Mayor of Camilla GA to Speak Sunday at Renaissance Unity

Mayor of Camilla GA to Speak Sunday March 4 at Renaissance Unity

Warren, MI, Camilla, GA –  Rufus Davis is the Mayor of Camilla, Georgia.  He will be speaking as part of the Sunday March 4 program at Renaissance Unity in Warren, sharing his experience with institutional racism in his hometown.

In a city with 5,000 people, with a 70% black population, Davis said “inequality is so ingrained that people don’t even realize it exists.”

Davis grew up in Camilla, but left at the age of 18 to see the world.  He came to the University of Michigan before going to school in the Netherlands.  He married a woman from the Czech Republic and lived in Russia and Lithuania. He’s traveled to over 53 countries, many of which were part of his work with nonprofits and institutions strengthening democracy and human rights.  “I’ve been part of improving communities and living standards around the world,” Mayor Davis said.  “When I came back to my own community, over 25 years after I left, I was very much shocked.  I was bumping into the same things, but I was shocked they were happening here in America.”

Davis moved to Camilla to be near his aging mother, but instead he was inspired to run for office.

Among his concerns are that the city-owned cemetery has a side for blacks and whites (which is not in official policy, but is in practice), that black students go to public school while white students go to a charter school, that white employees outnumber black ones in the city government, and that when he asked for the keys to City Hall he was denied.  With a City Manager form of government, the City Manager runs the city with oversight by the council, and no Mayor had requested keys before Davis.  Davis asked for the matter to be put to a vote, and was denied.  The Council has four black officials and three white ones, but Davis said the black ones “are so used to the status quo they don’t see what is wrong… When a condition is so normalized they don’t know that it is an anomaly.”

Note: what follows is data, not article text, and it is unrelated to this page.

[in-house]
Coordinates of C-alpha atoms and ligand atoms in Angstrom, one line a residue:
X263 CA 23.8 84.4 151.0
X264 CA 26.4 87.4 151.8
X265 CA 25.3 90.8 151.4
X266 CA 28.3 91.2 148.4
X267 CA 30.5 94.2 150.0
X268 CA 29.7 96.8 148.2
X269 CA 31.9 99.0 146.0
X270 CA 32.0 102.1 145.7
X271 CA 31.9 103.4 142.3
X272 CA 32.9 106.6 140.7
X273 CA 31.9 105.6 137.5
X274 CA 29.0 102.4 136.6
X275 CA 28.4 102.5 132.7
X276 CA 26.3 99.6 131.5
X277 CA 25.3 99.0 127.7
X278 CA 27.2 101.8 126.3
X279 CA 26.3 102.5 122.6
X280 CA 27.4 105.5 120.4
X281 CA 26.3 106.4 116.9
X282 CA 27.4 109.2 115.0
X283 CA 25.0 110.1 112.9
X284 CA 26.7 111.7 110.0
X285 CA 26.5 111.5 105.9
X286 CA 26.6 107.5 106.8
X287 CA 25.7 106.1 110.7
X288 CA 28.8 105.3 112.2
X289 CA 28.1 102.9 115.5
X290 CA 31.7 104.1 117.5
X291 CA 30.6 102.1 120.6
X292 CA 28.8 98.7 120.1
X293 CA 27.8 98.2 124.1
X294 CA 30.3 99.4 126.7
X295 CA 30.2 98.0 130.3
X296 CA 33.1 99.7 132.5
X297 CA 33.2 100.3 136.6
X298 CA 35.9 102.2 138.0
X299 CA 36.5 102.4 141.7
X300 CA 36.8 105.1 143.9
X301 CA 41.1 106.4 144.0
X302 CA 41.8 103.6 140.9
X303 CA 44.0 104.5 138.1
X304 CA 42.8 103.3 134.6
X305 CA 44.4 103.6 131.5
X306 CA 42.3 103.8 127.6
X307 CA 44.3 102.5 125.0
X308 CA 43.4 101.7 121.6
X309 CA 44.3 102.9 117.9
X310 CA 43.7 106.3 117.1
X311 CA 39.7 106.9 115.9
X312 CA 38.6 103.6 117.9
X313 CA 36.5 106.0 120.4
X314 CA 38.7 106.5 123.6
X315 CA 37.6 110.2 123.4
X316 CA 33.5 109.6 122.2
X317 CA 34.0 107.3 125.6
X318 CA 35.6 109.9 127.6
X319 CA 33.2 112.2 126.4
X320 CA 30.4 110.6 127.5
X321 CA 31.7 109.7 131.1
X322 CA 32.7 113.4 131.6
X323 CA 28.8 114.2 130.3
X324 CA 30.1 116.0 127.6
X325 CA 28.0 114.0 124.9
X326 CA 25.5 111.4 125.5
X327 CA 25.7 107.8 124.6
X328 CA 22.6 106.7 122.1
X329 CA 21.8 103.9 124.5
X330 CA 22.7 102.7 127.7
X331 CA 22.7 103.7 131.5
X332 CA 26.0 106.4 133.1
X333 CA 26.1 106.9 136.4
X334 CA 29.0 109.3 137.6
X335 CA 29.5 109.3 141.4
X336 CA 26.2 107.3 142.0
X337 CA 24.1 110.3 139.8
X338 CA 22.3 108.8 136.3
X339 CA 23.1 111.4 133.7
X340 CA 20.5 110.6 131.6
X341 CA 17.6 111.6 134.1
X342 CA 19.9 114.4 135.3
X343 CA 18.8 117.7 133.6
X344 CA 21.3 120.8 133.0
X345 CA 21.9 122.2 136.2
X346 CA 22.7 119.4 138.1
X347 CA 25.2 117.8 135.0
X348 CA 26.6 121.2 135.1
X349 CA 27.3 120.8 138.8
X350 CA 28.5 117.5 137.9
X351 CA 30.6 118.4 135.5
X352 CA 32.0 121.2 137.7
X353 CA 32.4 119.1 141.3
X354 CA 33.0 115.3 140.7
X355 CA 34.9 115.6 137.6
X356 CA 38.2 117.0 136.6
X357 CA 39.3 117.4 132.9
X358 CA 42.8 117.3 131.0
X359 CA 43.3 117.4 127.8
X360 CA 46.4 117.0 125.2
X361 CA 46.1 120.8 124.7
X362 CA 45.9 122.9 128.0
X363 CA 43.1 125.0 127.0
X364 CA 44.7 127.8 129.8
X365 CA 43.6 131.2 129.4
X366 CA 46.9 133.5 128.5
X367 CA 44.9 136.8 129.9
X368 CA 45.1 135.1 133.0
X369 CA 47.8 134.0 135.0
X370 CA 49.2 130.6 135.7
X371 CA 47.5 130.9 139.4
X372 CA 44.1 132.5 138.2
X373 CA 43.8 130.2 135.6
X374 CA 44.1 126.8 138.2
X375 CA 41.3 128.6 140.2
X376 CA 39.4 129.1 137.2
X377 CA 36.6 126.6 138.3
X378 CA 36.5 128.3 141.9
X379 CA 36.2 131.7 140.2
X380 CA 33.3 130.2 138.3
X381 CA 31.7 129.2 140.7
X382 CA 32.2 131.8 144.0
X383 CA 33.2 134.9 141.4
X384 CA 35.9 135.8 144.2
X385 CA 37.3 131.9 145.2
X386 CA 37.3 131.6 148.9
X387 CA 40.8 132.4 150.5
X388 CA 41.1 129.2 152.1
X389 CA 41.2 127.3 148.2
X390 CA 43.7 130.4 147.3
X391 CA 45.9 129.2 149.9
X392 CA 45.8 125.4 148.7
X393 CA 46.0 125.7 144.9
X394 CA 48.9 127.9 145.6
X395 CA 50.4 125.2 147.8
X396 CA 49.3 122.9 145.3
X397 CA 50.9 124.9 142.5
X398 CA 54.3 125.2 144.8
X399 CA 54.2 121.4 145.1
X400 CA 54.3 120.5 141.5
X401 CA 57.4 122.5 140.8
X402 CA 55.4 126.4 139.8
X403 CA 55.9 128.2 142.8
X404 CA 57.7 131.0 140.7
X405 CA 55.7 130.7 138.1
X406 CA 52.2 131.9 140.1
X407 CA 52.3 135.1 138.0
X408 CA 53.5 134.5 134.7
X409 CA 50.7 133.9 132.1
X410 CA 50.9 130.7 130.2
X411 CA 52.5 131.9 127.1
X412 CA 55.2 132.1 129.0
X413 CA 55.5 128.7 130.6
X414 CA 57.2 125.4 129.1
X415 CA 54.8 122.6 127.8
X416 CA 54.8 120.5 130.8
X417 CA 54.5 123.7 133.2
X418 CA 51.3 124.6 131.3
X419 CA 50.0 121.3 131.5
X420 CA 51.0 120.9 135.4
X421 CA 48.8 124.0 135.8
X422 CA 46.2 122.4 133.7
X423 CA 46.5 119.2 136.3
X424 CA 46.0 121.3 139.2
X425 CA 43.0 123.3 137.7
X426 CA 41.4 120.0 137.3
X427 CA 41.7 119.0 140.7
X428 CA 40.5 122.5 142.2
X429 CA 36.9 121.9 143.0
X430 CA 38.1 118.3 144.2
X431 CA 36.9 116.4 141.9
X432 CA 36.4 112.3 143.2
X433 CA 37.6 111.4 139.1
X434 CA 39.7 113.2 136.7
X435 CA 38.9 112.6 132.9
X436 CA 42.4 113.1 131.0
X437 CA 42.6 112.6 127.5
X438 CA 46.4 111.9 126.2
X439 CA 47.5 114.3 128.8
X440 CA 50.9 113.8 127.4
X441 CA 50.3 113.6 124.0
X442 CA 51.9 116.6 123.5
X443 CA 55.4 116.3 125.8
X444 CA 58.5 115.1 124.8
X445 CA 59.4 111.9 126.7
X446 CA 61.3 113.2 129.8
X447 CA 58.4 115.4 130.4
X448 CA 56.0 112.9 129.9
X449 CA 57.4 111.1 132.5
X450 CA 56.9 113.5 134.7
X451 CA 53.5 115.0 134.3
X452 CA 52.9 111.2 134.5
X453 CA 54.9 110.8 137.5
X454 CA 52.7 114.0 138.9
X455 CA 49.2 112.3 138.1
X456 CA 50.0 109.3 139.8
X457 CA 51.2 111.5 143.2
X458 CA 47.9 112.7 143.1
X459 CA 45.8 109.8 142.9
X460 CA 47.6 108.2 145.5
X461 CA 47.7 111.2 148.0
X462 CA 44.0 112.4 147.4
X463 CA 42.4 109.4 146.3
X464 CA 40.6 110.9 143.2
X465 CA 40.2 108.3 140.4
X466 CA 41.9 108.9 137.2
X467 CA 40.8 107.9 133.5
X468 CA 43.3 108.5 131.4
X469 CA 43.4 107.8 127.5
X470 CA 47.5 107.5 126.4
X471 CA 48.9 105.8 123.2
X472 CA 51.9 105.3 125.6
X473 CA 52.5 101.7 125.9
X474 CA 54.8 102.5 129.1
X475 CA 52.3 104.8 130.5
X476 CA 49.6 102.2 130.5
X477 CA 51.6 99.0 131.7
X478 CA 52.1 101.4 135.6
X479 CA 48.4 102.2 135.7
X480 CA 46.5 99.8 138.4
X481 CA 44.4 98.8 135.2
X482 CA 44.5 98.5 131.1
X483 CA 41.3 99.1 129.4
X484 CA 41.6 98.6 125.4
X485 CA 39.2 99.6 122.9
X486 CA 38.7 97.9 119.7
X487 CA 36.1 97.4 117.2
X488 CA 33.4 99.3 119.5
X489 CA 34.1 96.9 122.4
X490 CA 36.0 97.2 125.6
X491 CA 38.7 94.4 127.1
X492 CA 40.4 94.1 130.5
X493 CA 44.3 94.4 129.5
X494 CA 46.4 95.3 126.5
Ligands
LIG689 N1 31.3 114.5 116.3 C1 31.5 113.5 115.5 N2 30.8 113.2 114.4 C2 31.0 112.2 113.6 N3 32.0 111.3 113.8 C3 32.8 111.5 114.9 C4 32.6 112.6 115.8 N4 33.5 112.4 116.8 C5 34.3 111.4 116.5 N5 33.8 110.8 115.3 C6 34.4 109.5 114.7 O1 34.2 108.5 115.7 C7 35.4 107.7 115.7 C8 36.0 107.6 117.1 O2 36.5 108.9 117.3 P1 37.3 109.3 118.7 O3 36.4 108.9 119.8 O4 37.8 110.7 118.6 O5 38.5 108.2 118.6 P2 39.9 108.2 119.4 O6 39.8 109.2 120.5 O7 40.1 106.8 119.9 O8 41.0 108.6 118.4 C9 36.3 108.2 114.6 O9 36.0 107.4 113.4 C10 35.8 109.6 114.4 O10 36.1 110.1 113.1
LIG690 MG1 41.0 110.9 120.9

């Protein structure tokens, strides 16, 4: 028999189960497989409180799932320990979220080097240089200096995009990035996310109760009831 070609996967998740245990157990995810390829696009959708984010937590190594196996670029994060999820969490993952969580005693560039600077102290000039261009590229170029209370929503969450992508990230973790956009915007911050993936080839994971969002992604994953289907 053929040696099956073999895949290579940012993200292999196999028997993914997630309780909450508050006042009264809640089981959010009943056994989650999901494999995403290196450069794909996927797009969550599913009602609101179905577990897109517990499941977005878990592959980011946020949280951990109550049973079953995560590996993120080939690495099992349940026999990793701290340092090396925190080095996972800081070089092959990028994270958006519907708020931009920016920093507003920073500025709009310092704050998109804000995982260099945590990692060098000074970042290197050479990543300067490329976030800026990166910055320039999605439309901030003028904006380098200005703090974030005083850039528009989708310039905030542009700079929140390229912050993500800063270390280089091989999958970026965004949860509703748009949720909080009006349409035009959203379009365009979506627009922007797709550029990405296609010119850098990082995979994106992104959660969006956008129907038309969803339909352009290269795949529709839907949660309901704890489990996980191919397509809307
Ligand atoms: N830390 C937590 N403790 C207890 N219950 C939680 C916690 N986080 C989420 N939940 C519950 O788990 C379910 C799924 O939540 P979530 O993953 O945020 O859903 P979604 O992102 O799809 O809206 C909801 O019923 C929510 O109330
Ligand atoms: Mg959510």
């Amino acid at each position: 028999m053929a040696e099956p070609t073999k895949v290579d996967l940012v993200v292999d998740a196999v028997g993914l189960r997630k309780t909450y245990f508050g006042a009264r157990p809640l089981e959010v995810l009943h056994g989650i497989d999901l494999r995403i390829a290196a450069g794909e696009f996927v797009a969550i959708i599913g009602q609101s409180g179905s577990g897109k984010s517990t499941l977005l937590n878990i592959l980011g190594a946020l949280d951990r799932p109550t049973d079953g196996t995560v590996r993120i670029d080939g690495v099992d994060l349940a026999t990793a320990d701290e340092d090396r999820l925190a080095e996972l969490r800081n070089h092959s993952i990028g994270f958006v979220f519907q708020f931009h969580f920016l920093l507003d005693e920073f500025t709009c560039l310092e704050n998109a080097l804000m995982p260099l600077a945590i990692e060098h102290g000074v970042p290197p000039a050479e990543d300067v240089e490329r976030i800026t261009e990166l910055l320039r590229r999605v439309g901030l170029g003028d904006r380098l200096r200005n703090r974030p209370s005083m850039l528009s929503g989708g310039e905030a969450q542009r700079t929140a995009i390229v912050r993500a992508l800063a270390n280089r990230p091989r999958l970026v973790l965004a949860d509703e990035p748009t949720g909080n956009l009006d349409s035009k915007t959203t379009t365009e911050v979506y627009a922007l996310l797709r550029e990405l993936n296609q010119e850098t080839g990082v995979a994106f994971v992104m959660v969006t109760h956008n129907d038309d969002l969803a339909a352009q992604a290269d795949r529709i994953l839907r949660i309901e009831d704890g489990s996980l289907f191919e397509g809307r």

He gave an example of how social norms change, and how they start with speaking against a currently accepted norm.  “There was a time when people would get on airplane and the plane was full of smoke from people smoking in their seats.  We think that’s disgusting now, but that was the norm.  And if anyone ever complained, they were the ones who would be criticized.”

Social changes happened in a similar way, with people standing up for injustice and facing the push-back.  Davis will be talking about that when he visits Renaissance Unity on Sunday.

Though Davis is “not particularly religious,” he sees the Renaissance Unity as “people of good moral conscience,” and hopes that “sharing my story will inspire people in their community to confront the issues they face.”

Davis was also surprised to learn that members of Renaissance Unity had started a campaign of sending old keys to Camilla City Hall with a message to “Give the Mayor His Keys.”  He laughed when asked about it. “I had no idea that was happening.  The City Manager sure didn’t tell me about it,” he said.  “When I found out, I was so inspired by this community for having done that.”

Mayor Davis will speak as part of the Sunday morning service at Renaissance Unity, which begins at 10 am.  Renaissance Unity is located at 11200 E. 11 Mile Road, Warren, MI 48089.  More info:



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